By Jeff Horne
On December 11, 2009, users of Twitter submitted questions to Webroot’s Director of Threat Research, Jeff Horne, as part of a live Q&A session. Webroot’s Twitter followers asked questions about connecting safely to the Internet while traveling during the holidays. A variety of questions came in live, with some others through direct messages in advance, and one non-twitter user asked a question via Webroot’s Facebook page. The interview was tracked using the #webroot hashtag, which has been omitted from the tweets to make them easier to read. We’ve posted a transcript of the Q&A on the following page.
The gang of malware distributors who are currently flooding the Internet with bogus Facebook “Update Tool,” CDC “H1N1 Flu Vaccination Profile,” and IRS “Tax Statement” emails and Web pages are at it again — this time, targeting Visa with a fake email alert that leads to a page hosting not only a Trojan-Backdoor-Zbot installer, but that performs a drive-by download as well. This is the second time in less than a month that malware distributors have targeted Visa; Just before Thanksgiving, we saw a similar scam involving links to bunk Verified By Visa Web pages.
I’d say it’s ironic that malware distributors are using fraudulent transaction warnings as a method to infect users with a keylogger capable of stealing their credit card information when the victim enters it into a shopping Web site, but Visa doesn’t issue these kinds of warnings—the Visa-card-issuing bank warns customers of suspected fraud themselves, and they never do anything with that level of urgency via email.
Once you click through to the Web page, you end up on a page dressed up in its holiday best to look like an official Visa Web site. The top of the page even has your credit card number printed on it! Well, not the whole credit card number. It just prints the number “4XXX XXXX XXXX XXXX” (then goes on to say “to protect your private information, part of the card number is hidden with X’s“). How considerate.
Of course, all bank-issued Visa card numbers in the US are sixteen digits long and begin with a “4” so it’s actually a pretty good guess that the Visa in your wallet right now looks just like that.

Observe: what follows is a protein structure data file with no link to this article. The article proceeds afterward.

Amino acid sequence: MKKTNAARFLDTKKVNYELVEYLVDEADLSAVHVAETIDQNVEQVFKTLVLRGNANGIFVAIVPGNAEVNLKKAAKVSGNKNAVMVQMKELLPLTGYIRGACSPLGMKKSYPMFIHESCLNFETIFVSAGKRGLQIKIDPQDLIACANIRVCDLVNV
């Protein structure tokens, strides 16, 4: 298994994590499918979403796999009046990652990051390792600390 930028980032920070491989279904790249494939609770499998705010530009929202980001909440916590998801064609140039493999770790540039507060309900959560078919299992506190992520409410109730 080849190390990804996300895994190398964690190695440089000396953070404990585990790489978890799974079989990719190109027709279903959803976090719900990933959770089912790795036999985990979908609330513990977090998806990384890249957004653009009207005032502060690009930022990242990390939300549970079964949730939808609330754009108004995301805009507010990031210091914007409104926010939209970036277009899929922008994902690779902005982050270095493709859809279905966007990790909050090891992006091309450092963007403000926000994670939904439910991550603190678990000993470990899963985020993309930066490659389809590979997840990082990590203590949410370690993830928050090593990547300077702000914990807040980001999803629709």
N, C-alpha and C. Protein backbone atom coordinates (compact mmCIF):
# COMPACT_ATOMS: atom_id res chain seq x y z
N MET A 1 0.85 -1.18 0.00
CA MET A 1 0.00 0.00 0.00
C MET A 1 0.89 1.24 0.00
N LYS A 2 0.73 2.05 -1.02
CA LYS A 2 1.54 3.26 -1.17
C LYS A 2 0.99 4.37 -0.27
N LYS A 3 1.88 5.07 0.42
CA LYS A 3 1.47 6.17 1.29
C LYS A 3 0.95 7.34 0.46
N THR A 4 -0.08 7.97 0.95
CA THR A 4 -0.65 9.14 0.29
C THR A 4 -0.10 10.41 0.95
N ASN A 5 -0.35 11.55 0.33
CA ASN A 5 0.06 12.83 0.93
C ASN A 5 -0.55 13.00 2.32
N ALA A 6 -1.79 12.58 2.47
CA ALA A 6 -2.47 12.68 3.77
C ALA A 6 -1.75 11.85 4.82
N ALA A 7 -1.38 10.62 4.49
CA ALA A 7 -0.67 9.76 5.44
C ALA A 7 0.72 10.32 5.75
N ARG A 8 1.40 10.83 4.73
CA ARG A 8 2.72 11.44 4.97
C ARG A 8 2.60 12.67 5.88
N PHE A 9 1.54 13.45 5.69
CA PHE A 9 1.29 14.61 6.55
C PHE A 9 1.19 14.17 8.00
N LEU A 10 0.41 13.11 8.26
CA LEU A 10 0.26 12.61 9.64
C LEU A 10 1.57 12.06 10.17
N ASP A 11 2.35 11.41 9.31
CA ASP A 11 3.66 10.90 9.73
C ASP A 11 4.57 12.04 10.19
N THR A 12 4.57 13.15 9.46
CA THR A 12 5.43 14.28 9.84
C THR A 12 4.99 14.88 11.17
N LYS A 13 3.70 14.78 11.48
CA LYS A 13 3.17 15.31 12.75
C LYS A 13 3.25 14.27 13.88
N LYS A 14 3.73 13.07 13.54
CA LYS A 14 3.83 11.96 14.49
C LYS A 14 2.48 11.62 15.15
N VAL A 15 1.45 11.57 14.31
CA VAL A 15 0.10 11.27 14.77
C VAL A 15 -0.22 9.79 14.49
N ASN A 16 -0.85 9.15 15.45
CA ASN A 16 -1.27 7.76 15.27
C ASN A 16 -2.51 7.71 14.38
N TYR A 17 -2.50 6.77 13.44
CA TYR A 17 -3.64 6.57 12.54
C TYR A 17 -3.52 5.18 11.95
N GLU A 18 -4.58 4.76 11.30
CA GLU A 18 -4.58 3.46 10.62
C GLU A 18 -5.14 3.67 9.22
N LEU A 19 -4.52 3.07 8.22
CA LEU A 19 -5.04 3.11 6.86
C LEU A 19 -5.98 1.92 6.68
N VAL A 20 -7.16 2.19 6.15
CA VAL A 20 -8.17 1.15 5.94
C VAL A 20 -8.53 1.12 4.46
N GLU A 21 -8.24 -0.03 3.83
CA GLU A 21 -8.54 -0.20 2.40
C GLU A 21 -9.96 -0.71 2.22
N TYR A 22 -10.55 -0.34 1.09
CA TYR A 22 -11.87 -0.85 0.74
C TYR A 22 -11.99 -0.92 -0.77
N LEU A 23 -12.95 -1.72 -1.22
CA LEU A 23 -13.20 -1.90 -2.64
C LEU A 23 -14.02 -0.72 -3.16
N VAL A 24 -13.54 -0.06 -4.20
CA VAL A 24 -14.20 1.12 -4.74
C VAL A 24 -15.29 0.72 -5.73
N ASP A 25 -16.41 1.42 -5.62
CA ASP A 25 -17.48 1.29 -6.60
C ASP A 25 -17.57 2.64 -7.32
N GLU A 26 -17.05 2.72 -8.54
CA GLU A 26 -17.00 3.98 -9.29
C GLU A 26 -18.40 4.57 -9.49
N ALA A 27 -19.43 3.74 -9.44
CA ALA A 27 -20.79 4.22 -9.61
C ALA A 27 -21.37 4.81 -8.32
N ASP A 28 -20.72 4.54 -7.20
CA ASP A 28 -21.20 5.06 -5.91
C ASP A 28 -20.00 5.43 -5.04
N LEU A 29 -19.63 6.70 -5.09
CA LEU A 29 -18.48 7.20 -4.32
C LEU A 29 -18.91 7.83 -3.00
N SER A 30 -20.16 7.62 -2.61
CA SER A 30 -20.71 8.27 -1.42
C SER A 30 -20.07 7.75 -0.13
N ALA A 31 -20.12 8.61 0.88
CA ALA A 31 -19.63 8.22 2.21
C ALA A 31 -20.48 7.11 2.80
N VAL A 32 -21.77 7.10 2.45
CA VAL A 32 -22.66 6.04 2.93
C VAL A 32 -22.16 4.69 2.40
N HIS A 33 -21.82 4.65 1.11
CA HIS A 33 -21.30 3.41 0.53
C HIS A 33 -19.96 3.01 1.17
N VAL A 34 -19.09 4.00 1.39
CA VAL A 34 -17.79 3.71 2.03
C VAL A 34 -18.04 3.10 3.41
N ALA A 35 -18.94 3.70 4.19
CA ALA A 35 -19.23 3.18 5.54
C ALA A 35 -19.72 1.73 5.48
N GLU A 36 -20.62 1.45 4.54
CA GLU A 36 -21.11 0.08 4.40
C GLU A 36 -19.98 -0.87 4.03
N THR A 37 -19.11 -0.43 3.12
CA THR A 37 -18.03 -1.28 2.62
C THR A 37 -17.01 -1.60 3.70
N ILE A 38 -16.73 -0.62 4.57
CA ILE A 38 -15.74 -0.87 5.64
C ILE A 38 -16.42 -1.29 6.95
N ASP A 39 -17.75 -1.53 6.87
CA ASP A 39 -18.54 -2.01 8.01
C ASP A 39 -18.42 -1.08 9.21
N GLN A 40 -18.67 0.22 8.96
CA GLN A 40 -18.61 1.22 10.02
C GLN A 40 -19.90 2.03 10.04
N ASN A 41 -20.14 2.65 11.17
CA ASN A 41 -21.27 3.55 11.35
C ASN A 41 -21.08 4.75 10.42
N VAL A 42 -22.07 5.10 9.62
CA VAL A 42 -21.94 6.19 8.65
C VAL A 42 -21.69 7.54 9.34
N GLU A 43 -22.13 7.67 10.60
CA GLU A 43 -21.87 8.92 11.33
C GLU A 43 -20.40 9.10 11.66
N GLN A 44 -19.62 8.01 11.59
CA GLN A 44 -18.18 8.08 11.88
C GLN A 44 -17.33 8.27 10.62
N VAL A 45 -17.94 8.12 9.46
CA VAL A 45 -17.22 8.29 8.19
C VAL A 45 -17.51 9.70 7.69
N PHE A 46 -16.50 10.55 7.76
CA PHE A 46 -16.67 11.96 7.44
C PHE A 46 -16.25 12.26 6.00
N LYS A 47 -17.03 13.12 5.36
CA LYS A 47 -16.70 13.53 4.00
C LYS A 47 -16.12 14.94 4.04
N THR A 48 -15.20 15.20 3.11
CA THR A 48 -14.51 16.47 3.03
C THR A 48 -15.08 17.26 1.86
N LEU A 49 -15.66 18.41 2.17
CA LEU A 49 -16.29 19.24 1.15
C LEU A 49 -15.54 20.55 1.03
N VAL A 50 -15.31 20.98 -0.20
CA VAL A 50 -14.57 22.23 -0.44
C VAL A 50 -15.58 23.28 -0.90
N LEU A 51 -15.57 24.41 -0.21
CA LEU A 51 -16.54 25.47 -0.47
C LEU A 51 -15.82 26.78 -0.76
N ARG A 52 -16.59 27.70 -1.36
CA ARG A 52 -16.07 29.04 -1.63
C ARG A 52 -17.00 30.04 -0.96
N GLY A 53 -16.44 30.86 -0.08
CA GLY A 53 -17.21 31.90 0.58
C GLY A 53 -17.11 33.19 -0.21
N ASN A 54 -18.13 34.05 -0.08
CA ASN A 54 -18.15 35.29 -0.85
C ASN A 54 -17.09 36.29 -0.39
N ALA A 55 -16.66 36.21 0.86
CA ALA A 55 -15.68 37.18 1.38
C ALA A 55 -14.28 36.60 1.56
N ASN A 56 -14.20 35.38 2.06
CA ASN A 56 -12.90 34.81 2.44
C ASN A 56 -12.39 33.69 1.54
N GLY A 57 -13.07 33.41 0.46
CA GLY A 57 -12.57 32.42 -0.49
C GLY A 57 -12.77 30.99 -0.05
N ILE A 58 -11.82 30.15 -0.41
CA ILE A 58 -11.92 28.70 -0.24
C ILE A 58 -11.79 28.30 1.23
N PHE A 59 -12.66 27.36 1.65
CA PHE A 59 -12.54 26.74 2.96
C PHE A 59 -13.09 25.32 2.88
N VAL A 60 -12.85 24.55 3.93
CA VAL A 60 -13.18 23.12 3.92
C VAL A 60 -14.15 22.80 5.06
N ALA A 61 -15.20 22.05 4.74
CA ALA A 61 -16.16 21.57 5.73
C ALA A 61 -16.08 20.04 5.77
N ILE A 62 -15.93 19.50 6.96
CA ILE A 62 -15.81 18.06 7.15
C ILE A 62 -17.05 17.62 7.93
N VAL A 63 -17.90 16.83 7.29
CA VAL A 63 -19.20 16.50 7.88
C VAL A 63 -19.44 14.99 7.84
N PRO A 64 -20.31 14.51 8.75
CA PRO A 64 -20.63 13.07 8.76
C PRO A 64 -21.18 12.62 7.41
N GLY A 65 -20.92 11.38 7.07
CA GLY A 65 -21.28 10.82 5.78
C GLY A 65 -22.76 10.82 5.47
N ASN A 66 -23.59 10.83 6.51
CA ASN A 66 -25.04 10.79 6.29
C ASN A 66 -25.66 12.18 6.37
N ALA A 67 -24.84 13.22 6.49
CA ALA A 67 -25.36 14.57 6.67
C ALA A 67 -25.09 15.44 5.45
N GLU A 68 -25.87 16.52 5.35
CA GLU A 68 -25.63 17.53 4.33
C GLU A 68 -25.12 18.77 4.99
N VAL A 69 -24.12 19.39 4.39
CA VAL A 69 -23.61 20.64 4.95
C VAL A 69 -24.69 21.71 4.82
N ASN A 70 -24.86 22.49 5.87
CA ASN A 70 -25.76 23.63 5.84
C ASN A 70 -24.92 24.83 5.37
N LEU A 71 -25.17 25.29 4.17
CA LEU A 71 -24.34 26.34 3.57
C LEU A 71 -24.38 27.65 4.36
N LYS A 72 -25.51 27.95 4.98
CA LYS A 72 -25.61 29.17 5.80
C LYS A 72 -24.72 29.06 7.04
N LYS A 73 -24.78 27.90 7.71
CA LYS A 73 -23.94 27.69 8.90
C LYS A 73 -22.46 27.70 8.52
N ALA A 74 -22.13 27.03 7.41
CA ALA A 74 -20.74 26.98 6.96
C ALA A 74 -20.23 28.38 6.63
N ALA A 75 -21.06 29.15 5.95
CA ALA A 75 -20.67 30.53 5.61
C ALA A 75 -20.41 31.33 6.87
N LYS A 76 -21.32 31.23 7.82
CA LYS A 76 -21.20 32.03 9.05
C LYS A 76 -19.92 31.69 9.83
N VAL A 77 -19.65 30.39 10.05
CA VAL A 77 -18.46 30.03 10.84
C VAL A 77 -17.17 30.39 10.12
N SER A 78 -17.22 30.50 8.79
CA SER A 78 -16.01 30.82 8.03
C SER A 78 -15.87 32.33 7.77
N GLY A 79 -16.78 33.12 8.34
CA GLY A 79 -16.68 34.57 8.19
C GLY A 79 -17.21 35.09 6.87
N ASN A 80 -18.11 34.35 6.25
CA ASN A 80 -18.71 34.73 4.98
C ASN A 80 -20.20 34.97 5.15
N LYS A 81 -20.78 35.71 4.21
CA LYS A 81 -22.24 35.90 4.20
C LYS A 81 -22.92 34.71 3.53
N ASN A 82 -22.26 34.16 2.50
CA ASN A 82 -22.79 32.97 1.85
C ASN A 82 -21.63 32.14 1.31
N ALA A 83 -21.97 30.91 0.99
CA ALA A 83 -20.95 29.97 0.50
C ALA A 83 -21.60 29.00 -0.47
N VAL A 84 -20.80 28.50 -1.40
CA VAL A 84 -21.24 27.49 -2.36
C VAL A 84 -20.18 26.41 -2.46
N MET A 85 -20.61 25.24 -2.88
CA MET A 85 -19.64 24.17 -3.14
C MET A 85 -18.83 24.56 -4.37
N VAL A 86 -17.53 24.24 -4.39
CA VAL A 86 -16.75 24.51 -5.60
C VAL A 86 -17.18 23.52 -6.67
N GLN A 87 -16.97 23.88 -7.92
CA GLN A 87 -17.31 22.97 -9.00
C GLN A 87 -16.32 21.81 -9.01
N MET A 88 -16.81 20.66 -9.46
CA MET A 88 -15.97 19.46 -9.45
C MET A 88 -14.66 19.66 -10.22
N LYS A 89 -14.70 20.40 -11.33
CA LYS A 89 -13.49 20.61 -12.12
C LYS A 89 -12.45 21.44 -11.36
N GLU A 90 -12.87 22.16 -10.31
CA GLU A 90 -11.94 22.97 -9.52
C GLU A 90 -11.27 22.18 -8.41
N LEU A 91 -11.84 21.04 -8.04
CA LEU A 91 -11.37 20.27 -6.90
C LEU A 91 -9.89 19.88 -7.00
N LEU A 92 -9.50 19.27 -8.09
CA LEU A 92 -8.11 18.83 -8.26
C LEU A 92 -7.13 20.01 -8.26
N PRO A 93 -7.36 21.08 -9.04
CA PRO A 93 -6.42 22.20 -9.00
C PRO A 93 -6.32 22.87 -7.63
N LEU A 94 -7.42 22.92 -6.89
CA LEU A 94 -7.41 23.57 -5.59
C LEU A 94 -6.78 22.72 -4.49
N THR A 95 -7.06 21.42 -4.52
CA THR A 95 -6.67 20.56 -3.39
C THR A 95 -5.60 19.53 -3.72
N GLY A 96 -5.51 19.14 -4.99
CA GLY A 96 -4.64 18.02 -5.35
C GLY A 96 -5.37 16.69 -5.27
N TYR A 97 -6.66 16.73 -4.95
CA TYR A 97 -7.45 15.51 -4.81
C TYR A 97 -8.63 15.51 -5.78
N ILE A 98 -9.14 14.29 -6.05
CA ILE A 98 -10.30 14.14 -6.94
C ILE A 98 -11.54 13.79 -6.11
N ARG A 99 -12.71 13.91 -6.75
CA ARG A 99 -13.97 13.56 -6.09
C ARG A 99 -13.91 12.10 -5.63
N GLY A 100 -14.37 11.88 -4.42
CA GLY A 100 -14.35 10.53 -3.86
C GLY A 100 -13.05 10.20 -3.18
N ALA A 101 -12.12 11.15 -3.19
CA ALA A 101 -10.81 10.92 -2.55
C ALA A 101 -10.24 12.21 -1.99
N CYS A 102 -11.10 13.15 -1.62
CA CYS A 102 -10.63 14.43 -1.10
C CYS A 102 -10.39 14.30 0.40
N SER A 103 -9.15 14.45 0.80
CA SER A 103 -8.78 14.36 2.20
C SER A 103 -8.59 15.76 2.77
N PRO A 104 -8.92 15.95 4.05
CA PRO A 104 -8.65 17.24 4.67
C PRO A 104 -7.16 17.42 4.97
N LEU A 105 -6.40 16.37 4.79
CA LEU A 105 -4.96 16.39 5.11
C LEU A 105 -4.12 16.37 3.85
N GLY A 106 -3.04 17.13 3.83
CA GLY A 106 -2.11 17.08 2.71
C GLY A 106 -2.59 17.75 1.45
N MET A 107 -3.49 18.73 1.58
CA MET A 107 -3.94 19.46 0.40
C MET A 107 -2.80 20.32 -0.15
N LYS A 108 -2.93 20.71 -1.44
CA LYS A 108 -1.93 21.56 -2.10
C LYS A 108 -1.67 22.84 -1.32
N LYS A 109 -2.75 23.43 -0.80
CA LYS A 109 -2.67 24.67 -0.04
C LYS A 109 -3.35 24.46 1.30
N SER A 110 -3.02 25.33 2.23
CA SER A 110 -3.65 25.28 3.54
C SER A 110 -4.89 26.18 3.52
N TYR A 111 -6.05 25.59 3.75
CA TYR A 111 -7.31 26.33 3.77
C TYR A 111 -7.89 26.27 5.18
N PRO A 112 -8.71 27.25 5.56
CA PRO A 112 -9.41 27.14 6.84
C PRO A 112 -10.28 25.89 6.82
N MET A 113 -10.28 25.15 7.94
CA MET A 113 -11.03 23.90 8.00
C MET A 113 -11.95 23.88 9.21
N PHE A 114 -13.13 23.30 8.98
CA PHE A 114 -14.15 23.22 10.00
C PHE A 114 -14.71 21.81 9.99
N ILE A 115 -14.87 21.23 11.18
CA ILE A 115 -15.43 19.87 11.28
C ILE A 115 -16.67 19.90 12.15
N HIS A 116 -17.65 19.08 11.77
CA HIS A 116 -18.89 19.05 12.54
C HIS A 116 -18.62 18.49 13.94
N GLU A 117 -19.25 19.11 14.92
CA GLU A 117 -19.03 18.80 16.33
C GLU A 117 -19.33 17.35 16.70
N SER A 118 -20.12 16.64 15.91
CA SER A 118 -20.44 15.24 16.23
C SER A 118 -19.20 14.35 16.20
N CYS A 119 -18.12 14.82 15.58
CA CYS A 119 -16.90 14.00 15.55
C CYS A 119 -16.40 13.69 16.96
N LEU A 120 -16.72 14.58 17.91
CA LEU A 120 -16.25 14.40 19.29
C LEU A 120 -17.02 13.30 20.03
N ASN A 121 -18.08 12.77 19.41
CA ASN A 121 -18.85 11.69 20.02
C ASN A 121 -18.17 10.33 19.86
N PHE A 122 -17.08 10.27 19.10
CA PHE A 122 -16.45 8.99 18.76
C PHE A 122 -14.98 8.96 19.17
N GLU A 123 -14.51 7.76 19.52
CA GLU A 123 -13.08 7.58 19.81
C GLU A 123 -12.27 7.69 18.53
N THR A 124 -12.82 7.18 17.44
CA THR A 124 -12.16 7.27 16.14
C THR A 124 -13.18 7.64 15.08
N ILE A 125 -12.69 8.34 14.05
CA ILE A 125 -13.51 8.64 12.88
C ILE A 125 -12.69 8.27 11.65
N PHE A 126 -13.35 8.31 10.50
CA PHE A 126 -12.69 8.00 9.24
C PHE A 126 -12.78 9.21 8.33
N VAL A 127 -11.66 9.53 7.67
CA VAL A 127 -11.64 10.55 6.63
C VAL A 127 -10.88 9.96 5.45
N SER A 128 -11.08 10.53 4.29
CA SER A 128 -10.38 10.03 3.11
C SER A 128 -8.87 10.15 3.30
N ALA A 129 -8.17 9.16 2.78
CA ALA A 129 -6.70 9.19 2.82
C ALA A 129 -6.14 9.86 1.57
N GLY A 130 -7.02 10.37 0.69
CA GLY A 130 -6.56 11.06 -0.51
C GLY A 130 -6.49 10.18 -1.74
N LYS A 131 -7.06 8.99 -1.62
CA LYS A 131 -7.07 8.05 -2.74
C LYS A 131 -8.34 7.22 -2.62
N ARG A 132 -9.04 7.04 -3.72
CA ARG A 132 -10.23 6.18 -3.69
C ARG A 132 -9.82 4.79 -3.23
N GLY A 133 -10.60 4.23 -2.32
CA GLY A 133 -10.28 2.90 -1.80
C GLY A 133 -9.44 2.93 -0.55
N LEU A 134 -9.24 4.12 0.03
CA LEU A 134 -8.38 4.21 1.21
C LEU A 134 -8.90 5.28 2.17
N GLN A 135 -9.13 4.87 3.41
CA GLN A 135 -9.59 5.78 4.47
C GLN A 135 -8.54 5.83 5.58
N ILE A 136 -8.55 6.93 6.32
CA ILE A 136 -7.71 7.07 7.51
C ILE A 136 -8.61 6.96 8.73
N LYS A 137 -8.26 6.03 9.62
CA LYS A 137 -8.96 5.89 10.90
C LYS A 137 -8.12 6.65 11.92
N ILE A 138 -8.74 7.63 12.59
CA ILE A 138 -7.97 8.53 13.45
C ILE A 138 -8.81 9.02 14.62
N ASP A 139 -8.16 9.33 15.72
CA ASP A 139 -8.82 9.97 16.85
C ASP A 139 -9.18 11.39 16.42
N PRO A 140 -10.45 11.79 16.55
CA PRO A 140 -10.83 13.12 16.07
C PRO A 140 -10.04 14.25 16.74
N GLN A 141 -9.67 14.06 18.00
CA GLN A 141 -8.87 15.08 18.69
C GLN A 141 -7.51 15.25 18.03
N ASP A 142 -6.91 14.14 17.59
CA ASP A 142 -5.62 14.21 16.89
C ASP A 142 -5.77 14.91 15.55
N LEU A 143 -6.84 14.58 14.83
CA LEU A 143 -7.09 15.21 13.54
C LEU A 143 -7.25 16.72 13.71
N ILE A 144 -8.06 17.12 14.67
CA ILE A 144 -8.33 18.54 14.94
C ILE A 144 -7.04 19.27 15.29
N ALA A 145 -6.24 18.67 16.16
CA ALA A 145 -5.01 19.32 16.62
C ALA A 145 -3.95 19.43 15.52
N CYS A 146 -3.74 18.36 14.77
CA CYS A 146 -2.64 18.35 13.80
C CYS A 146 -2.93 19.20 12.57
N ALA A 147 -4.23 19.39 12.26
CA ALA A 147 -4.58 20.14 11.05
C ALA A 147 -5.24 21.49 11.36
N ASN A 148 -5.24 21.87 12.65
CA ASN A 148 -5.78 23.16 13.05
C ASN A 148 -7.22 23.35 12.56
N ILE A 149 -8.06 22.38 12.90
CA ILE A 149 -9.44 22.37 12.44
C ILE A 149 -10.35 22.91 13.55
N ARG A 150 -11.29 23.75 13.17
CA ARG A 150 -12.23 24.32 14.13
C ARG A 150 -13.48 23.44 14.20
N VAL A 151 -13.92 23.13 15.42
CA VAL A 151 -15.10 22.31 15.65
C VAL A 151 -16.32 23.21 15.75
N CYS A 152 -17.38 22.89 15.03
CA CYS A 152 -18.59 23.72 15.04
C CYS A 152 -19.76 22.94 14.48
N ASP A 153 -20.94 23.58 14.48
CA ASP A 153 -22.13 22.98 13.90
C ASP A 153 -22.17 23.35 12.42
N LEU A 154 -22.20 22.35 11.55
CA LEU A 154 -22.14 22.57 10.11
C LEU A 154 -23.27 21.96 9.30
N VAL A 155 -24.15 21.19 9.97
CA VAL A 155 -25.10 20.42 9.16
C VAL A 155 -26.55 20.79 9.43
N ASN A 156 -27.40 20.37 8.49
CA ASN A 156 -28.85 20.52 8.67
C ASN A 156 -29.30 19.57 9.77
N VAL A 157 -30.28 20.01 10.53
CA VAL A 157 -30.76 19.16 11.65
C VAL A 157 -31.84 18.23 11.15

The bogus Web page even sports a URL that begins with “reports.visa.com,” followed by a random six- to eight-character domain name, but there the similarities end. The servers hosting the fraudulent pages are based in foreign countries where you wouldn’t expect a major company like Visa to operate its Web presence from, such as Morocco, on networks known to harbor both Koobface and Zbot Trojans. The text on the page claims to have a downloadable transaction report for your card. If you haven’t already guessed, the “statement” is just an installer for the Trojan.
Over the past several months, we’ve seen Koobface steadily progress in its ability to infect systems with malware. In our latest tests, we’ve found that the most recent version of this social-networm has a few new holiday-themed tricks up its sleeve. Among those tricks are a new, improved “captcha breaker” utility; A tool to check whether you have a Google and/or a Blogspot account (and, if not, it creates a new Google account); And a tool designed to create Google Reader pages on the fly, which the worm then uses to post malicious code. Those Google Reader accounts then end up linked in private messages and wall-to-wall posts on a variety of social network sites.
The Koobface-generated Google Reader pages have been floating around for a little while now, but I’d never seen the worm in action. What I found fascinating was that I could observe the process of the worm creating a new Google account on my testbed.
In order to create the Google account, it downloaded and ran four new applications: “v2googlecheck” simply looks at your browser cookies to determine whether you already have a Google account; “v2newblogger” creates a new account if one doesn’t already exist; “v2captcha” prompts the user of the infected machine to enter a captcha into a dialog box that looks like a Windows login dialog (in order to complete the account creation); and “v2reader,” which creates the new page, and passes that information to the worm.
Once the Google account is created, it then uses that account to generate a new, malicious Google Reader page.